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Programmed by: Devon Narine-Singh
 
In curating this program I was thinking less about thematics and more about memory. Who held my hand and guided me into this community? Who acted as a mentor and a friend? Whose films spoke to me on a political level but on a deeply personal one too? Recovery is about community, and on my journey of recovery I was lucky enough to fall into a community of experimental film. The films in this program deal directly or indirectly with many of the emotions people face in recovery: grief, acceptance, serenity. They go about it in a number of different ways, but the one unifying link is, as filmmaker MM Serra would call it, “the personal vision.” These films come directly from the filmmakers’ hearts and hide nothing. Getting sober is about learning to love and accept yourself and to live your honest truth–what better examples than these films? – DNS

 

PROGRAM:
 
The Dragon is the Frame
Mary Helena Clark, 2014, 14 min, 16mm
An experimental detective film made in remembrance: keeping a diary, footnotes of film history, and the puzzle of depression.

 

What are you thinking?
I am thinking of how many times this poem
Will be repeated. How many summers
Will torture California
Until the damned maps burn
Until the mad cartographer
Falls to the ground and possesses
The sweet thick earth from which he has been hiding.
What are you thinking now?
– Jack Spicer, Psychoanalysis: An Elegy

 

Civil War Surveillance Poems: Part One
Mitch McCabe, 15 min, Digital Video
Civil War Surveillance Poems is the first in a quadrilogy of short experimental films contemplating a second American civil war via lyrical nonfiction, mixing radio and twenty years of verité footage from the filmmaker’s archive

 

After The Rainbow
Soda_Jerk, 2009, 6 mins, Digital Video
Through a re-imagining of the initial sequence of the film The Wizard of Oz(1939), the fantasy world of cinema and the reality of Judy Garland’s complex life collide. Instead of taking Dorothy to Oz, the twister transports a young, hopeful Garland into the future where she encounters her disillusioned adult self. After the Rainbow is the second work in Soda_Jerk’s Dark Matter series, an ongoing cycle of videos that are concerned with personal and historical experiences of time, and how these relations are mediated by screen technologies. Begun in 2005, each work in this cycle takes the form of a séance fiction where encounters are staged between the past and future selves of a deceased screen star.

 

Bitch Beauty
MM Serra, 7 mins, Digital Video
Bitch-Beauty is an experimental documentary paralleling the lives of Anne Hanavan, whose experiences as part of the underground scene in the East Village of the 1980s was contemporary with now-deceased actress Zoe Tamerlis Lund, the actor and screenwriter of Bad Lieutenant, who died of a heroin/cocaine overdose in 1999. Using Hanavan’s films, performances, readings, and music as well as footage from Lund’s work, Bitch-Beauty is an intense seven-minute time capsule of addiction, the perils of street prostitution, and subsequent renewal or revival through cathartic self-expression.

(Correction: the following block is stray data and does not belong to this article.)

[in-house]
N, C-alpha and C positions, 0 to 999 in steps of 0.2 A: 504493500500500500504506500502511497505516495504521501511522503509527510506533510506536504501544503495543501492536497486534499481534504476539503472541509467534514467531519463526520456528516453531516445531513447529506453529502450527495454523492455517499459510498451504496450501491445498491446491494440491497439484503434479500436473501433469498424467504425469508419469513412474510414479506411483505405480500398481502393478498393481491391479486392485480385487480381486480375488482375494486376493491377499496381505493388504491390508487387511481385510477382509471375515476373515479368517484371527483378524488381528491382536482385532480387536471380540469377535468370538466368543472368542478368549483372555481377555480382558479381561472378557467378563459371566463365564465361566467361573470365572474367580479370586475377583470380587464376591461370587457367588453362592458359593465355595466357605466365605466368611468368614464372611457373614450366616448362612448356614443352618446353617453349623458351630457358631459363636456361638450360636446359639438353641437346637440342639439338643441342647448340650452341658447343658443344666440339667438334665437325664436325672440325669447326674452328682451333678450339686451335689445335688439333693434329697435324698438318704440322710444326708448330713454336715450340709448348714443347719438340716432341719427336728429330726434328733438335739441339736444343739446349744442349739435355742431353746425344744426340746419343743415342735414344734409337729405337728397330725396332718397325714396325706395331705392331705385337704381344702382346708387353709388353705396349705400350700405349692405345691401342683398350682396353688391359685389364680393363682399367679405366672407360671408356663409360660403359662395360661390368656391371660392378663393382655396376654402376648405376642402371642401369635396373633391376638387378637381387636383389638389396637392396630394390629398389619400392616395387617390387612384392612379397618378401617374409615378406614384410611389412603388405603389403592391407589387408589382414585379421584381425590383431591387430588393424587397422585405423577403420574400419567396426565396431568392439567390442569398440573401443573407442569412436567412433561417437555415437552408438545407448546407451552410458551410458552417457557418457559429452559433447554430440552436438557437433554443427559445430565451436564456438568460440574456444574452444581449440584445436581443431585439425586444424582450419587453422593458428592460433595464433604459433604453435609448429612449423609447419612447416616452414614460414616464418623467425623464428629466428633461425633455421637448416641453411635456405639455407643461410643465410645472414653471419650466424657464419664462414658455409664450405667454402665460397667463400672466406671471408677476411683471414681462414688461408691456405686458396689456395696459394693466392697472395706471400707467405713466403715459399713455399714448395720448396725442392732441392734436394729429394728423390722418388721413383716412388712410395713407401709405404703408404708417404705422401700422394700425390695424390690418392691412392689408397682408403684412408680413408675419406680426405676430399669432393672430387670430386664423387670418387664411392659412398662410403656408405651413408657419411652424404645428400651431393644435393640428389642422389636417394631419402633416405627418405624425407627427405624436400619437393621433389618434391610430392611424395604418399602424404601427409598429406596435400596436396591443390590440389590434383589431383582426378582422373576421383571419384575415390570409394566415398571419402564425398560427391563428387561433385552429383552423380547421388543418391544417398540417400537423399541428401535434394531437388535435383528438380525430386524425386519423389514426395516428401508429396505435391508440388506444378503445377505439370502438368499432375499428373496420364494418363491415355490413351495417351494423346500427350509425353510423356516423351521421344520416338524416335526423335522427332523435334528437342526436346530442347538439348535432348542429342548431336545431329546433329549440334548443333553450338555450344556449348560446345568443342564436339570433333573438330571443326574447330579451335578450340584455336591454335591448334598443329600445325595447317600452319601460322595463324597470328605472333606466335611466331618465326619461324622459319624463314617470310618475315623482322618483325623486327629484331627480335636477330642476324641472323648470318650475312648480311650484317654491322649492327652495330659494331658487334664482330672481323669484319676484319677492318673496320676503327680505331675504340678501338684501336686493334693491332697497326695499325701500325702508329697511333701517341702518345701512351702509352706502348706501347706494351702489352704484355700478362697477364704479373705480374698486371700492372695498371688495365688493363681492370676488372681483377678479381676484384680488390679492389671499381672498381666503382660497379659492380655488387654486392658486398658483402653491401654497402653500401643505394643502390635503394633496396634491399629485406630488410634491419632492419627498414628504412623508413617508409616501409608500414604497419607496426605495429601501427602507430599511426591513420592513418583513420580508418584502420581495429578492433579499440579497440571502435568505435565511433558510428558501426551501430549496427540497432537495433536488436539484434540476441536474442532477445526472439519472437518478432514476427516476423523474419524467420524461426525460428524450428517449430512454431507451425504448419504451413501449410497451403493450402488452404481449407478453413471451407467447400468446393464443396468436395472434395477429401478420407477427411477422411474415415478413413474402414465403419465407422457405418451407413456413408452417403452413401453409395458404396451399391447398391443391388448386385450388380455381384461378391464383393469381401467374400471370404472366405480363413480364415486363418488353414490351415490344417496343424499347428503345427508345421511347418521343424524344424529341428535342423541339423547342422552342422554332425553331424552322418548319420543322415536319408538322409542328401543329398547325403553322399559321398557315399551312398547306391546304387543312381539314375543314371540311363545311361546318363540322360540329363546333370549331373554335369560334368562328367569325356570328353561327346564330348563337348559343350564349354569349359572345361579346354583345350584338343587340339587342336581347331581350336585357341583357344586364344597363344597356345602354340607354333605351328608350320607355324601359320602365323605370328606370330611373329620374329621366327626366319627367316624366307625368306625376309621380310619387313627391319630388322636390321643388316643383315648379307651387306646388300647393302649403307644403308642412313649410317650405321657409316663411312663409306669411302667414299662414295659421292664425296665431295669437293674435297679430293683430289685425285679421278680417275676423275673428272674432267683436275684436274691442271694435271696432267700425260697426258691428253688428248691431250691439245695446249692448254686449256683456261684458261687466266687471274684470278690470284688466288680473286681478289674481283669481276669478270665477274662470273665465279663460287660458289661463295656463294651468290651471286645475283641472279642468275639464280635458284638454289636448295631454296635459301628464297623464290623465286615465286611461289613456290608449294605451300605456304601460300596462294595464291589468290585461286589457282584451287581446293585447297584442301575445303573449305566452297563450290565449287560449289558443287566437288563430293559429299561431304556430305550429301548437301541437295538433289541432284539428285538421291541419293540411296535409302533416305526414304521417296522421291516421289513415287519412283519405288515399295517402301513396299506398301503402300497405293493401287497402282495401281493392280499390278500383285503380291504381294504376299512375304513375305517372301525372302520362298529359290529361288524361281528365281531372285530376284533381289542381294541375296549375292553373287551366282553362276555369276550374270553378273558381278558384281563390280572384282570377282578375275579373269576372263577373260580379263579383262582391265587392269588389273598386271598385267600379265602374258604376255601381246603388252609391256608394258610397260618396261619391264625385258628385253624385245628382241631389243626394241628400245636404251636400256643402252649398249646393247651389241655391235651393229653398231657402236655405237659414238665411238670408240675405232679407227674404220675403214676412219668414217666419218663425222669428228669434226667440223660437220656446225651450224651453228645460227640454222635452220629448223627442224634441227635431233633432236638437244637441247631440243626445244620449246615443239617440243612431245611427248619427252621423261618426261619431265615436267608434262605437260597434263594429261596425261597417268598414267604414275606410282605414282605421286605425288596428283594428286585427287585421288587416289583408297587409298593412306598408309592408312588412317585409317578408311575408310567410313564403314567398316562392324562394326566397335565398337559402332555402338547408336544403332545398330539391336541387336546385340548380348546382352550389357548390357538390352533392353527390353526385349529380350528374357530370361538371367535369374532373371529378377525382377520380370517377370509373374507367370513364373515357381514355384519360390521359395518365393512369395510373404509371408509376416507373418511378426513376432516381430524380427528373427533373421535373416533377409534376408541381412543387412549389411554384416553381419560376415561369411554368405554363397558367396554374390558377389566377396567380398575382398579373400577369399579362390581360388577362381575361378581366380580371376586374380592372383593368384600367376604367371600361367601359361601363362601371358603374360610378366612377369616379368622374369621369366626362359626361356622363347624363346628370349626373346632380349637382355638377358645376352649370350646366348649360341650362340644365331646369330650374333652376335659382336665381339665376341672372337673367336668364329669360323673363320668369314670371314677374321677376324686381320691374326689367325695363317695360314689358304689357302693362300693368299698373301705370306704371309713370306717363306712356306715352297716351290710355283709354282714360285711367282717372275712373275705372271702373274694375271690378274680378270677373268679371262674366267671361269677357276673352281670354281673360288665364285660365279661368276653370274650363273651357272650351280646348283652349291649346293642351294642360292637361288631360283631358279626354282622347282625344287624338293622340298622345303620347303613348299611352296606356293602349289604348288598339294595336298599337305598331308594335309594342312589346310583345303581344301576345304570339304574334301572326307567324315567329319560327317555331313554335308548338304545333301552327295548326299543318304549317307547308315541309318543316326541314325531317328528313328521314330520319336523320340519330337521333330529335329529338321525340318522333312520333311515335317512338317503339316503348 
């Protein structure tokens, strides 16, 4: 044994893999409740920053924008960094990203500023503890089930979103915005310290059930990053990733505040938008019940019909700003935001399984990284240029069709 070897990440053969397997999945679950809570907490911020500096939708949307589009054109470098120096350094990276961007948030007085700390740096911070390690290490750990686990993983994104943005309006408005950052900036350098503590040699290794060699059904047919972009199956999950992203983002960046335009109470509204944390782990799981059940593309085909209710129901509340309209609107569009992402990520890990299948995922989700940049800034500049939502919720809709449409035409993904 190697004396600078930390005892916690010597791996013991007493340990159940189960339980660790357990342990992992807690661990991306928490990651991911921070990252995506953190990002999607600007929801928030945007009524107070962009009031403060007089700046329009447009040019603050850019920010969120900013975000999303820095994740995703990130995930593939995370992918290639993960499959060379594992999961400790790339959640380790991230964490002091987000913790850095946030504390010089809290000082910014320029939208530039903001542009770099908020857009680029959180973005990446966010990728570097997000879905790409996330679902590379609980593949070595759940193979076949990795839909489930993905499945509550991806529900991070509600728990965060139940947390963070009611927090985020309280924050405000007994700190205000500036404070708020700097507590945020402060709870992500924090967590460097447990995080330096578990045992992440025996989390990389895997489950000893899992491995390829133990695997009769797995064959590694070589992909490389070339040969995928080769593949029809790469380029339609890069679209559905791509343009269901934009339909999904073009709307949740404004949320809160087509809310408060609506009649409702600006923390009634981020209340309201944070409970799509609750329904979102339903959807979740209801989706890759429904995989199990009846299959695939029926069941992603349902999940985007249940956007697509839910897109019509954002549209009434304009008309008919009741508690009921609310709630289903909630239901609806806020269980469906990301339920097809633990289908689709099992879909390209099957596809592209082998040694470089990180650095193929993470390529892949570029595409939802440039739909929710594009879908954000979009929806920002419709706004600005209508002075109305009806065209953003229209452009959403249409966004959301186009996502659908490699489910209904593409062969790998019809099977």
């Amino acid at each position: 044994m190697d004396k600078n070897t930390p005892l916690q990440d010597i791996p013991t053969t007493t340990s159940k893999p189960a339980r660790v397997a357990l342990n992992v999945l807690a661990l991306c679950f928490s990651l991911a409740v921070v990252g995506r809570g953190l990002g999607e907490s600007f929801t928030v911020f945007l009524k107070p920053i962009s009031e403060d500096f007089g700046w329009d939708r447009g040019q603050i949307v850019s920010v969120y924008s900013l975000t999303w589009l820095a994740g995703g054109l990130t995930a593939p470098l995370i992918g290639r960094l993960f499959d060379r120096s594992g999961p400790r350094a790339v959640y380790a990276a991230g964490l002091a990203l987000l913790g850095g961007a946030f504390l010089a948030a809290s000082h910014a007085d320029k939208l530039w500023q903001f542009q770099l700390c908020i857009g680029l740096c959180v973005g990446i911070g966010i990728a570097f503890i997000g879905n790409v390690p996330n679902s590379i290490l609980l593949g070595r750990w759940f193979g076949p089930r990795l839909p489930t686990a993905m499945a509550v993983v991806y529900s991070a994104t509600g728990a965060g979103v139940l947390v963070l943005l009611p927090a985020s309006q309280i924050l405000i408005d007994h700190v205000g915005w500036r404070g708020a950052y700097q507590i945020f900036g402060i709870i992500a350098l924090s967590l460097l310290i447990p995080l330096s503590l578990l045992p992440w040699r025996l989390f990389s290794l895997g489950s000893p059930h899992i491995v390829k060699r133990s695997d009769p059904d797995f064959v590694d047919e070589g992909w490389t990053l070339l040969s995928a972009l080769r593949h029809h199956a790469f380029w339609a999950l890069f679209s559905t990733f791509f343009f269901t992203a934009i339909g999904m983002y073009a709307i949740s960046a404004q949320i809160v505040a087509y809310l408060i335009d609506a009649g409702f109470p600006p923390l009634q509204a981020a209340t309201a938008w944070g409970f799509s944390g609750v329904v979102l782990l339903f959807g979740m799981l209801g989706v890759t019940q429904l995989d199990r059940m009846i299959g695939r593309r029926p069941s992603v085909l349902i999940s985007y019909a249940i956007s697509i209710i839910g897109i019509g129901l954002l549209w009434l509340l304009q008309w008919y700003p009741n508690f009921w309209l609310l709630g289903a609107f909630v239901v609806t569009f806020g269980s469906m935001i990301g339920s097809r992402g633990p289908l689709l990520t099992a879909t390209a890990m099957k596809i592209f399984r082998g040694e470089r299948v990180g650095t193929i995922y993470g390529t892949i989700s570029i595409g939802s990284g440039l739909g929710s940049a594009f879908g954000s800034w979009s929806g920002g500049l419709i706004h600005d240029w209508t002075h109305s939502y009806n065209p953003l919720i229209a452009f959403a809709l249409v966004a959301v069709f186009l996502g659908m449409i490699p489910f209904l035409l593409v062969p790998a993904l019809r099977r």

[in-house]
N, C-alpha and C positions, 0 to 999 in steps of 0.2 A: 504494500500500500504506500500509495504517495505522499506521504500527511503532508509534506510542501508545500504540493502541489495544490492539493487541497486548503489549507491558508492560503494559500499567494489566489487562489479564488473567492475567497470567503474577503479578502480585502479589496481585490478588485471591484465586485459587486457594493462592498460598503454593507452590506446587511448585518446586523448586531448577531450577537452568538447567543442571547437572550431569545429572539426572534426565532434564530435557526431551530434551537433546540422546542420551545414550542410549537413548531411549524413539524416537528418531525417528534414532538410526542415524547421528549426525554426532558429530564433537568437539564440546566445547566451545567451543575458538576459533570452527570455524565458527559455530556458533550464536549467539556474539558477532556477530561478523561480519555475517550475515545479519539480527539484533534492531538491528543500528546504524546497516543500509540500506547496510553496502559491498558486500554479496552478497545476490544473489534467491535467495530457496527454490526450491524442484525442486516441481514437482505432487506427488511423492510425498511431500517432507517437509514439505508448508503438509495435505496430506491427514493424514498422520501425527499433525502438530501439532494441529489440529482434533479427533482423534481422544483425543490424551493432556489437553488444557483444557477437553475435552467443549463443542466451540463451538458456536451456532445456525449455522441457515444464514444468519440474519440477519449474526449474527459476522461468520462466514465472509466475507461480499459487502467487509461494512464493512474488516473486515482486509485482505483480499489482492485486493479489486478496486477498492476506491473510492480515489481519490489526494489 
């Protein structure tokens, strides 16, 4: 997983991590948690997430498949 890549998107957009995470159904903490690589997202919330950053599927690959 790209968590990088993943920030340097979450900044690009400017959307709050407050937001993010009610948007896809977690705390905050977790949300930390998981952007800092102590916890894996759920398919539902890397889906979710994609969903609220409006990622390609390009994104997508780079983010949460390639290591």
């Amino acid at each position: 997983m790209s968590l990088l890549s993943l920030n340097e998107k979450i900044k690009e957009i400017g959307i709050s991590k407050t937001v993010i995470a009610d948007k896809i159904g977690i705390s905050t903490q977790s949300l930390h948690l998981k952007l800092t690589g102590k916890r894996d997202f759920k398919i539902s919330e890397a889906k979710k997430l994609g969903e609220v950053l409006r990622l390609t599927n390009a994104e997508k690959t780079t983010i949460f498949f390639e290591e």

I woke up in the mud and picked up a camera because of Jonas 
Devon Narine-Singh in collaboration with Elizabeth Hoy and Bailey Jet Vaughn, 14 min, Digital Video
An expanded cinema performance combining hand processed buried underground and coated in mud 16mm film, live narration, dance, iPhone footage, and found sound to create an ever morphing portrait of recovery, but also a film of presences not physically in a space but felt. Be it a friend in recovery who drank again or a legendary filmmaker who leaves behind a world of cinema to inhabit, the ghostly presences still linger on this journey of relapse, recovery and the in between.

 

Same Stream Twice
Lynne Sachs with Maya Street-Sachs, 4 min, 16mm
My daughter’s name is Maya. I’ve been told that the word maya means illusion in Hindu philosophy. In 2001, I photographed her at six years old, spinning like a top around me. Even then, I realized that her childhood was not something I could grasp but rather – like the wind – something I could feel tenderly brushing across my cheek. Eleven years later, I pull out my 16mm Bolex camera once again and she allows me to film her – different but somehow the same.

 

Nervous Magic Lantern: 3D For One Eye
Ken Jacobs, 20 min, Digital Video
Working at live projection with partner Flo beginning in 1975, we discovered the unexpected effects of interposed black intervals. These could include dimensional illusion. Even stranger was the discovery that a single eye could see the dimensional effect even more emphatically than two. This is our first video-recording and editing of projections by The Nervous Magic Lantern.